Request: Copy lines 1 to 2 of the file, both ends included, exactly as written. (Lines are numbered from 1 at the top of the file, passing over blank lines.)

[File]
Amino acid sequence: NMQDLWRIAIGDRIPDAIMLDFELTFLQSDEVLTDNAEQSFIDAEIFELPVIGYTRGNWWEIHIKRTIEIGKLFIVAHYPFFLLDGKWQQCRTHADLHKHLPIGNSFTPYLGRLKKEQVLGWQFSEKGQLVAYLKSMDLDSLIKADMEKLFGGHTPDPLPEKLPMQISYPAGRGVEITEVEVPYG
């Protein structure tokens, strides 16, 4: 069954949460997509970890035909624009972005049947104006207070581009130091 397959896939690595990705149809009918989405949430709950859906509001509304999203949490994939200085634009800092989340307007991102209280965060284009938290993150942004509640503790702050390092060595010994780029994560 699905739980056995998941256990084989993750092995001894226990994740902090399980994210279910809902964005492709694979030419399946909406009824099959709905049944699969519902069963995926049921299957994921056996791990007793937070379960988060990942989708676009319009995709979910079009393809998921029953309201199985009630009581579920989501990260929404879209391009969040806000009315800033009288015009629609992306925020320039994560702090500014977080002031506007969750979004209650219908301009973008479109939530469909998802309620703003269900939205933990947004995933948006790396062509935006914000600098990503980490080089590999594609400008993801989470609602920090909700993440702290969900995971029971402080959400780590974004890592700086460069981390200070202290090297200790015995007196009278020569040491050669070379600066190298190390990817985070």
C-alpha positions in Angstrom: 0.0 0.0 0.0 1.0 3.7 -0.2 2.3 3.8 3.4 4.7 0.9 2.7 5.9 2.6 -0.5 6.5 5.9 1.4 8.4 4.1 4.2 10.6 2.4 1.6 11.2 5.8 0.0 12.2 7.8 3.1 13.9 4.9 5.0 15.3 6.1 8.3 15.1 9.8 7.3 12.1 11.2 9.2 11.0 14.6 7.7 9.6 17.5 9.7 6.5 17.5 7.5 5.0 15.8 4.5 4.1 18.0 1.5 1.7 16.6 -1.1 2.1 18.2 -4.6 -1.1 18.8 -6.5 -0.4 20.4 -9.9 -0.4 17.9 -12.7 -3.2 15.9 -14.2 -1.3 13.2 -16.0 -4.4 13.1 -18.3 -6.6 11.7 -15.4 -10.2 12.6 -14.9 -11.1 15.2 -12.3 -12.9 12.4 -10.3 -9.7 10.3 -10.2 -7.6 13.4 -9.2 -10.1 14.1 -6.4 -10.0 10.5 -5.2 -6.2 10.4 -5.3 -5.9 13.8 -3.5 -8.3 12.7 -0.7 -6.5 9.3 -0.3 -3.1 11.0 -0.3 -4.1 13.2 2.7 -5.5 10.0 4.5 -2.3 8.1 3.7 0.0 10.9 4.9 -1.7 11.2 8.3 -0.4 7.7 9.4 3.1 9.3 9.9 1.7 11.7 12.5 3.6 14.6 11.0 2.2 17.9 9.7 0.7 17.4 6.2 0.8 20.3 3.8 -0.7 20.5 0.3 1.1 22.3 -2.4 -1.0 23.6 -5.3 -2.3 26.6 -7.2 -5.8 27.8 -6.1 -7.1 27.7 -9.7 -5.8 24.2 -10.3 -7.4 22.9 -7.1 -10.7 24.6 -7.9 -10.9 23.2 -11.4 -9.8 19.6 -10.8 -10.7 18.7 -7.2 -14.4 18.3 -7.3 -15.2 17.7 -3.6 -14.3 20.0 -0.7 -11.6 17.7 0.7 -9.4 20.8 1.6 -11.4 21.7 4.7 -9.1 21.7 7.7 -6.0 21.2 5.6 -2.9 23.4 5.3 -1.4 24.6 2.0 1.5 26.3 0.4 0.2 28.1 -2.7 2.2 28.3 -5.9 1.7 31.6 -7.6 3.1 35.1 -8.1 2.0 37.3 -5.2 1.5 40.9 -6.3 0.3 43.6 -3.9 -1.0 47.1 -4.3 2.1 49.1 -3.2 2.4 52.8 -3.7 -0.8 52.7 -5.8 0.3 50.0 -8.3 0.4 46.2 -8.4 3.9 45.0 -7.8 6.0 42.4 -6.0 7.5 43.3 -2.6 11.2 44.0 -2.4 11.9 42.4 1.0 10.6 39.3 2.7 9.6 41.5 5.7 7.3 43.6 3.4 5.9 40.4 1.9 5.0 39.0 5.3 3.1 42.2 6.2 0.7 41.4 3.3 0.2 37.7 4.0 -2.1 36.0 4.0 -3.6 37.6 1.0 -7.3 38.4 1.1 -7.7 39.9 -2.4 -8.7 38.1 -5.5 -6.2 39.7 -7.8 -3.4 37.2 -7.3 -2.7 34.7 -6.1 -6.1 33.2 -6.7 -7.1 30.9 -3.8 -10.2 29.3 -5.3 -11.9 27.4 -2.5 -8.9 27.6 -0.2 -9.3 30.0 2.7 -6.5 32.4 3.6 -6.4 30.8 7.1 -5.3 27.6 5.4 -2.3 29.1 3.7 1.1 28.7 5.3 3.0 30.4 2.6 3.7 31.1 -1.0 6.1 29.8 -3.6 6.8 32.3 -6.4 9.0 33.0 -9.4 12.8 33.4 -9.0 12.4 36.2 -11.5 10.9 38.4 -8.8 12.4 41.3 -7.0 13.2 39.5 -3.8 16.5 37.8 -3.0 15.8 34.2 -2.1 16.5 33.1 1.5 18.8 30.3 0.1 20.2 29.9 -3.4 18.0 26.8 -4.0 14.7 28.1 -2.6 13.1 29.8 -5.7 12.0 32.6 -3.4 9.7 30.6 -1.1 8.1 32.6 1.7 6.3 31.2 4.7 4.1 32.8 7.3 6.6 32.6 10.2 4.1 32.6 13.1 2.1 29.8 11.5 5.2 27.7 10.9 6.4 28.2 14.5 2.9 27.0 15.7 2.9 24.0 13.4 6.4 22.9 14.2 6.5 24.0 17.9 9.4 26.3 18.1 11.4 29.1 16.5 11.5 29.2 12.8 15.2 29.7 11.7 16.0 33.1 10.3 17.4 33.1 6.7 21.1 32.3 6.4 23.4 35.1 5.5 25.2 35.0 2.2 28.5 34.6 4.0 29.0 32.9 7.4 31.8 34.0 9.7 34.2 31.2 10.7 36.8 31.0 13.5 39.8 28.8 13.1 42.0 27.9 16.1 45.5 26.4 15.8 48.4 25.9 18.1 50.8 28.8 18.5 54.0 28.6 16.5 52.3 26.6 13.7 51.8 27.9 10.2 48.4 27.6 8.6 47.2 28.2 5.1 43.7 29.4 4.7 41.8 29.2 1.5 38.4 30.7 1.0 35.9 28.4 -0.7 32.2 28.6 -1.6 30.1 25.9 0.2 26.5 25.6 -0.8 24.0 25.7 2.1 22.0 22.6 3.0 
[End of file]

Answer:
Amino acid sequence: NMQDLWRIAIGDRIPDAIMLDFELTFLQSDEVLTDNAEQSFIDAEIFELPVIGYTRGNWWEIHIKRTIEIGKLFIVAHYPFFLLDGKWQQCRTHADLHKHLPIGNSFTPYLGRLKKEQVLGWQFSEKGQLVAYLKSMDLDSLIKADMEKLFGGHTPDPLPEKLPMQISYPAGRGVEITEVEVPYG
């Protein structure tokens, strides 16, 4: 069954949460997509970890035909624009972005049947104006207070581009130091 397959896939690595990705149809009918989405949430709950859906509001509304999203949490994939200085634009800092989340307007991102209280965060284009938290993150942004509640503790702050390092060595010994780029994560 699905739980056995998941256990084989993750092995001894226990994740902090399980994210279910809902964005492709694979030419399946909406009824099959709905049944699969519902069963995926049921299957994921056996791990007793937070379960988060990942989708676009319009995709979910079009393809998921029953309201199985009630009581579920989501990260929404879209391009969040806000009315800033009288015009629609992306925020320039994560702090500014977080002031506007969750979004209650219908301009973008479109939530469909998802309620703003269900939205933990947004995933948006790396062509935006914000600098990503980490080089590999594609400008993801989470609602920090909700993440702290969900995971029971402080959400780590974004890592700086460069981390200070202290090297200790015995007196009278020569040491050669070379600066190298190390990817985070």